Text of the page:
CC and BCC in emails: how are they used?

Sending an email is something so routine in our daily lives that, sometimes, we forget the capabilities of email clients . We are talking about the CC and BCC functions, or how to send copies of emails to several recipients (with certain peculiarities) . Let’s see what CC means and the meaning of BCC, and in which cases each of them should be used.  

What is CC and BCC


CC stands for “carbon copy,” and is a field colloquially known as “with copy.” This field includes the email addresses to whom an email will be directed.

So how is it different from the “To” field? On a technical level there is no difference, since all email addresses in the “To” and “CC” fields are public (all recipients can see the addresses to whom the email has been sent).  

The difference is more of a functional nature. In the workplace, the “To” field is usually used to designate the primary recipient of the message, and the addresses included in the “CC” field of an email designate the secondary recipients of the message (who are considered to be informed of the message). mail thread, but who are not considered the main recipients).  

For their part, the email addresses included in BCC are hidden. The acronym CCO stands for “hidden carbon copy” (colloquially, analogously, “with blind copy”) . In this case, the address of any recipient included in this field is not revealed.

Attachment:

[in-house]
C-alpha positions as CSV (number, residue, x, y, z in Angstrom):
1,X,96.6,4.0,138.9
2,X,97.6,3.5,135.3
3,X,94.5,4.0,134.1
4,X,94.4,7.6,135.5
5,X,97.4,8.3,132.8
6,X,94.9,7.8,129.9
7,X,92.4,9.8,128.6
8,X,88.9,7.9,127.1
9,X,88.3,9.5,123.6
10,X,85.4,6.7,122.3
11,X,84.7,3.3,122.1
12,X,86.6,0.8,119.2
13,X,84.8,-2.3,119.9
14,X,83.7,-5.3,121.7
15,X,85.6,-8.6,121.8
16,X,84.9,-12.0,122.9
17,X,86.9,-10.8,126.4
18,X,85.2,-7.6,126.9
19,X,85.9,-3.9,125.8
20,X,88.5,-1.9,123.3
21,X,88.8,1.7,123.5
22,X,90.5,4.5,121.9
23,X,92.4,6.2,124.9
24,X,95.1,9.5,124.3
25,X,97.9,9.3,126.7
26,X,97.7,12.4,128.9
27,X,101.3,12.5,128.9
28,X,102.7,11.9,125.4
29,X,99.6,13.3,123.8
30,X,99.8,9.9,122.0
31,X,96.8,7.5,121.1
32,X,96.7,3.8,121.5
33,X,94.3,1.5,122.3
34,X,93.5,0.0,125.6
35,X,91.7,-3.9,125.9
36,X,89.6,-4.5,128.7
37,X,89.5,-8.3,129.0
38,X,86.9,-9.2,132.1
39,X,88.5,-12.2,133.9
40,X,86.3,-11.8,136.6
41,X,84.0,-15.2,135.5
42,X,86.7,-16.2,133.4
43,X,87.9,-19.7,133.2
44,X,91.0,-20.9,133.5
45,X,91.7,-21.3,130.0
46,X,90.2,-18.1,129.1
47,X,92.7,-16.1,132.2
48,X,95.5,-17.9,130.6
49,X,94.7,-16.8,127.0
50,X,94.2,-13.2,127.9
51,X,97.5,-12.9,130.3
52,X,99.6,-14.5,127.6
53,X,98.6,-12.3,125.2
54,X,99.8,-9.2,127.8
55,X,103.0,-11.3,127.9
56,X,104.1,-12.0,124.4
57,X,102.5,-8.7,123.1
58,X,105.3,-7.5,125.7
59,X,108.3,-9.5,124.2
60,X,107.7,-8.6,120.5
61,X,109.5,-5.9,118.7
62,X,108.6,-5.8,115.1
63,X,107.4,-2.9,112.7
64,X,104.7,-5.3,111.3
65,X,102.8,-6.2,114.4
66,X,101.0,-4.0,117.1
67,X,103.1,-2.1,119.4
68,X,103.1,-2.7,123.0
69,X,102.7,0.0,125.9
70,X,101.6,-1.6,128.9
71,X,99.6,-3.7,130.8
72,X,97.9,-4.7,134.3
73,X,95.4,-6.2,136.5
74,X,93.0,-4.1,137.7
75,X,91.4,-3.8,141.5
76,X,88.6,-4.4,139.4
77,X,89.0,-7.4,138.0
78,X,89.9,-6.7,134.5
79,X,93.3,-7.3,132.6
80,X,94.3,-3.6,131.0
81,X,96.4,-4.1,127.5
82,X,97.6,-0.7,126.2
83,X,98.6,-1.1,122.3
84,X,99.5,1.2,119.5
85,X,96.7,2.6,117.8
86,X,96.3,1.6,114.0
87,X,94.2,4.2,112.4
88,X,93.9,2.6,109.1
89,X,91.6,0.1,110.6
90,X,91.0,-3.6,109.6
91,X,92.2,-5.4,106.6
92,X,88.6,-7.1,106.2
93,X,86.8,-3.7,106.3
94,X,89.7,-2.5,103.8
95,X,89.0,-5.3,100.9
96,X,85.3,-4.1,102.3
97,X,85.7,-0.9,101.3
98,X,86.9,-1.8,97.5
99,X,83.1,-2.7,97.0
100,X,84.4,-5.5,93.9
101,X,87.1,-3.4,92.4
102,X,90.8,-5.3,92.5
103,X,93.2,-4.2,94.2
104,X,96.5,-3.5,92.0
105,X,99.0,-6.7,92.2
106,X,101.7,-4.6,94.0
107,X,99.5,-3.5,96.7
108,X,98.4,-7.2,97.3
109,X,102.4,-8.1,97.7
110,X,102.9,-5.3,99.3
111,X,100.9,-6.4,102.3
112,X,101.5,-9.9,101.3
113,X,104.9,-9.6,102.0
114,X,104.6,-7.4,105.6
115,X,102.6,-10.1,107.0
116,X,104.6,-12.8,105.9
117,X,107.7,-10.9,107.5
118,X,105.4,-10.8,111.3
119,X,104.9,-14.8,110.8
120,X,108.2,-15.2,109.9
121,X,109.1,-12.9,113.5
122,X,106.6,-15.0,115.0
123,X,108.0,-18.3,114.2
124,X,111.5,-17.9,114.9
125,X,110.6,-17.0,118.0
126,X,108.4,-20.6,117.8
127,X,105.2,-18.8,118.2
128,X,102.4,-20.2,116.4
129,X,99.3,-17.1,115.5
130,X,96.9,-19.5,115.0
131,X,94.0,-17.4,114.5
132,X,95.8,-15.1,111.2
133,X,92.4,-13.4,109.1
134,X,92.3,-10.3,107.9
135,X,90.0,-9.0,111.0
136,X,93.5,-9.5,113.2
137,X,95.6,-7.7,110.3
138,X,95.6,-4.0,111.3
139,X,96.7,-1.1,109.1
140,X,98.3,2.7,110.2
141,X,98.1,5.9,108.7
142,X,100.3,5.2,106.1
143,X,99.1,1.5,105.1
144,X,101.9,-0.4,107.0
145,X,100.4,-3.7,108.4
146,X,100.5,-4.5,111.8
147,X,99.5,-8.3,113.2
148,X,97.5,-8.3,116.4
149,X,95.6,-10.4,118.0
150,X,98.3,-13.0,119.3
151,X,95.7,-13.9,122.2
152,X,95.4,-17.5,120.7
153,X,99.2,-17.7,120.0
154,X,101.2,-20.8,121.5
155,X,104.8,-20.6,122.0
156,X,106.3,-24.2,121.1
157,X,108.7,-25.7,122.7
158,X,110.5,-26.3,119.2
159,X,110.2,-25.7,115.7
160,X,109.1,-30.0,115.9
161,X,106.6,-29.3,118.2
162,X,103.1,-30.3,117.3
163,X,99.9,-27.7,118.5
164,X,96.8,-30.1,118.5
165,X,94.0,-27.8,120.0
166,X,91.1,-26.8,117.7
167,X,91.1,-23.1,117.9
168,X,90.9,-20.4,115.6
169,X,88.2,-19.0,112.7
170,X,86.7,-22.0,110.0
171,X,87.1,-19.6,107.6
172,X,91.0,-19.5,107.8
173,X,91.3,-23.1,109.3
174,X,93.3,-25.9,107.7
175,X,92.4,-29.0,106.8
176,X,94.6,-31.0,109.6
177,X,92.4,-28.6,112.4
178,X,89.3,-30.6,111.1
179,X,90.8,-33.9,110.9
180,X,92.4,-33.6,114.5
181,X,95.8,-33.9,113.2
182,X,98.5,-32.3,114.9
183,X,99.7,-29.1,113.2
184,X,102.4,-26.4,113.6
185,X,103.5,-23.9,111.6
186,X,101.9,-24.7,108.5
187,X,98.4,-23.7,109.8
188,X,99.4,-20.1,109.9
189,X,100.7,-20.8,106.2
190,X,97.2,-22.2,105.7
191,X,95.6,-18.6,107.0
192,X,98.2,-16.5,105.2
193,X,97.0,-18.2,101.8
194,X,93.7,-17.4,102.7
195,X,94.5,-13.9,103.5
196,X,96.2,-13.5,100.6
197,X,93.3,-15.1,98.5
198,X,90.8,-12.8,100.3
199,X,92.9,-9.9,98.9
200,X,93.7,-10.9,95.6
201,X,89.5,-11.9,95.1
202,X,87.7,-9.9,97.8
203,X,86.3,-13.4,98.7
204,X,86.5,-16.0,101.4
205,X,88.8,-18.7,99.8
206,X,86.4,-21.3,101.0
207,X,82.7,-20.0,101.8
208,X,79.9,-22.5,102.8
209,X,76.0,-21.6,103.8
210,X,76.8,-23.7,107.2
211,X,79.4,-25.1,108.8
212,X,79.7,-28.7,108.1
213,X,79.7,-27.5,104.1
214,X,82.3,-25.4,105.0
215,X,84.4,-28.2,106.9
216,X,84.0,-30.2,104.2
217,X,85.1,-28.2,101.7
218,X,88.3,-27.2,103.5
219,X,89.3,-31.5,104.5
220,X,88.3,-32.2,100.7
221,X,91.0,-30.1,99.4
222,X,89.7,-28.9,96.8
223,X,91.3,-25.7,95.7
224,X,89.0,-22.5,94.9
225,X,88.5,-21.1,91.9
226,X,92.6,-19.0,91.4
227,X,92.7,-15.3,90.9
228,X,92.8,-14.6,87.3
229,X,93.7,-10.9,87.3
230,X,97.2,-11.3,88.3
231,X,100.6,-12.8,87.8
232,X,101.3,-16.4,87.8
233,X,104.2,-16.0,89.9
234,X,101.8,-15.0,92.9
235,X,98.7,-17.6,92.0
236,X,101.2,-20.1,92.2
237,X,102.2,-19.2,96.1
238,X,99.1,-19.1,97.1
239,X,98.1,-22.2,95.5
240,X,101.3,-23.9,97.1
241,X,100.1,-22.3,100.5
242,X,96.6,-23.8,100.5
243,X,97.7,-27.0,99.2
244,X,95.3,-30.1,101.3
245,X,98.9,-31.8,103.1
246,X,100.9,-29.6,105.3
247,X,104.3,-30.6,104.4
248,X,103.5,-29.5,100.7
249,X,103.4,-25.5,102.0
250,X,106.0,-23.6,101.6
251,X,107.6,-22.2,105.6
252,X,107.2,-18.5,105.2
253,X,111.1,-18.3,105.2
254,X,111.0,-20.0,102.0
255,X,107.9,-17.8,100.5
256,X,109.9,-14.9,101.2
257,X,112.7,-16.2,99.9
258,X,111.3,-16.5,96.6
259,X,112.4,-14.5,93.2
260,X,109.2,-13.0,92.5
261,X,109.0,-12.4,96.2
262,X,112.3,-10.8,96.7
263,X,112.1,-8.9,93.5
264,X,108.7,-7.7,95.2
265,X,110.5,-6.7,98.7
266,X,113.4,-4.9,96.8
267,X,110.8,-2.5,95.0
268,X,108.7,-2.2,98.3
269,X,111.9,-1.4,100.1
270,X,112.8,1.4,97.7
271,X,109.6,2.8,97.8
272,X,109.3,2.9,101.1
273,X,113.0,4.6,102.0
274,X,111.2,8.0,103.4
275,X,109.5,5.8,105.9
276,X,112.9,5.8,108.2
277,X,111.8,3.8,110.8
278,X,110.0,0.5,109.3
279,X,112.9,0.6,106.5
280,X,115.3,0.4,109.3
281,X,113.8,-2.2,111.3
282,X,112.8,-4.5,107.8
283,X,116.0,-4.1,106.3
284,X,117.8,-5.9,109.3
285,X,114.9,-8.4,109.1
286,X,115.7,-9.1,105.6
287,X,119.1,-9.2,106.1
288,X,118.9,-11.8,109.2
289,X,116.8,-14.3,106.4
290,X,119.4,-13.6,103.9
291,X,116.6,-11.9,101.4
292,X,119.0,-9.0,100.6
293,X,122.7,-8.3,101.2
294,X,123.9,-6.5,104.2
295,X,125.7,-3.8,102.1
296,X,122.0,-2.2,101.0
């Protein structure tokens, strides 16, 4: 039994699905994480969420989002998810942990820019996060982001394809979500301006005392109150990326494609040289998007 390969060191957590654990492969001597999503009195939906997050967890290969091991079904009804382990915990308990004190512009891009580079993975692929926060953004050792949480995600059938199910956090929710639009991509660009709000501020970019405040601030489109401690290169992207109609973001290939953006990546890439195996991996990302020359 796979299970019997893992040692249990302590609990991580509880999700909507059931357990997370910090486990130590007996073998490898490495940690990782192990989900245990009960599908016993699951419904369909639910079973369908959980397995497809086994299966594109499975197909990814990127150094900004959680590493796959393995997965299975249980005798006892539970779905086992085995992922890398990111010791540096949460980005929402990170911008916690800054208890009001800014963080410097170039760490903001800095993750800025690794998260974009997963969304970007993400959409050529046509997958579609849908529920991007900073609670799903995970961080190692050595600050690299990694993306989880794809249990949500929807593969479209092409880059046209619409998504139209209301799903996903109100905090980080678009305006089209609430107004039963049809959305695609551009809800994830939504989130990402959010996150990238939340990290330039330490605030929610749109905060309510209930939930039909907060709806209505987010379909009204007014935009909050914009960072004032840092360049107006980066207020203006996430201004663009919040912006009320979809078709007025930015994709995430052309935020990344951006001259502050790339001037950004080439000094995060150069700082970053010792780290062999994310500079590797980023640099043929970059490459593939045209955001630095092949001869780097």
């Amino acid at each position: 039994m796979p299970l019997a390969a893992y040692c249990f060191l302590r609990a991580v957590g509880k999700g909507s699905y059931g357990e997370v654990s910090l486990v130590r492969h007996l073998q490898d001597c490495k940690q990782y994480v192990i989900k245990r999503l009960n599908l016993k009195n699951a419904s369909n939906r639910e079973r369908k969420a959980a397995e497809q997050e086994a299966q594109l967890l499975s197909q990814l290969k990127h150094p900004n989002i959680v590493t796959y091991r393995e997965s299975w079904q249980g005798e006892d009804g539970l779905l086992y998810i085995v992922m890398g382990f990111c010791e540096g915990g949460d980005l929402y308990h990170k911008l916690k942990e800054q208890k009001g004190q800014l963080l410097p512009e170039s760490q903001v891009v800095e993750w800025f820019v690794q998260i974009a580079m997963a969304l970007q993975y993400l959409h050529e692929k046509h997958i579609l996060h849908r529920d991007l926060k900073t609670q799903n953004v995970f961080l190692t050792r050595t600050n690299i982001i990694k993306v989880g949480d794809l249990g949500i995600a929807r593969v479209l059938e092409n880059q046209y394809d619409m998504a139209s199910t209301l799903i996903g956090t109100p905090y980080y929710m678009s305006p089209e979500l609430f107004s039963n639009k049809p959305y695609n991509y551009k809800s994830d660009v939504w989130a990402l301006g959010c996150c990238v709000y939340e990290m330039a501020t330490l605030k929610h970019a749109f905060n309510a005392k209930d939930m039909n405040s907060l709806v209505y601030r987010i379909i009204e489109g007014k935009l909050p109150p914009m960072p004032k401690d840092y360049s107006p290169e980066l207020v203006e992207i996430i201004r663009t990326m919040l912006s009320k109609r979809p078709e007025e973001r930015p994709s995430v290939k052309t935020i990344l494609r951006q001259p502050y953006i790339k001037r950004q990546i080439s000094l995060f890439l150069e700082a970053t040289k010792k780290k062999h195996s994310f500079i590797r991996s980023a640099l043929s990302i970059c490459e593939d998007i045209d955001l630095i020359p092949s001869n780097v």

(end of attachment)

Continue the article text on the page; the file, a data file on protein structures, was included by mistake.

What are they for and when are each of them used?


Emails with CC

Messages that contain copied addresses (CC field) are usually those in which the sender wants to distinguish levels between their recipients, and in which they also know to whom the email has been sent.

As we said before, it is very common to find work emails that have one or more primary recipients in the “To” field (to whom the email is actually addressed) and one or more secondary recipients in the “CC” field (whom the sender considers that they must be informed of what is said in the message).

Emails with BCC

Hidden carbon copy messages are widely used in email marketing, for example, when sending mass emails or informative or promotional newsletters. The reason for its success is its ability to protect the addresses of all recipients.

Therefore, the great advantage that the BCC field offers is that it preserves the identity of the recipients, in a way that allows compliance with the data protection regulations to which the company, entity or person sending the email is linked.

The choice to use CC and BCC usually responds to the purpose of the message. When we want an email to reach many people and they do not know who or how many it has been sent to, we will use “BCC”. If we want to establish priorities among the recipients of the email and for them to know about the other recipients, we will only use “To” and “CC”.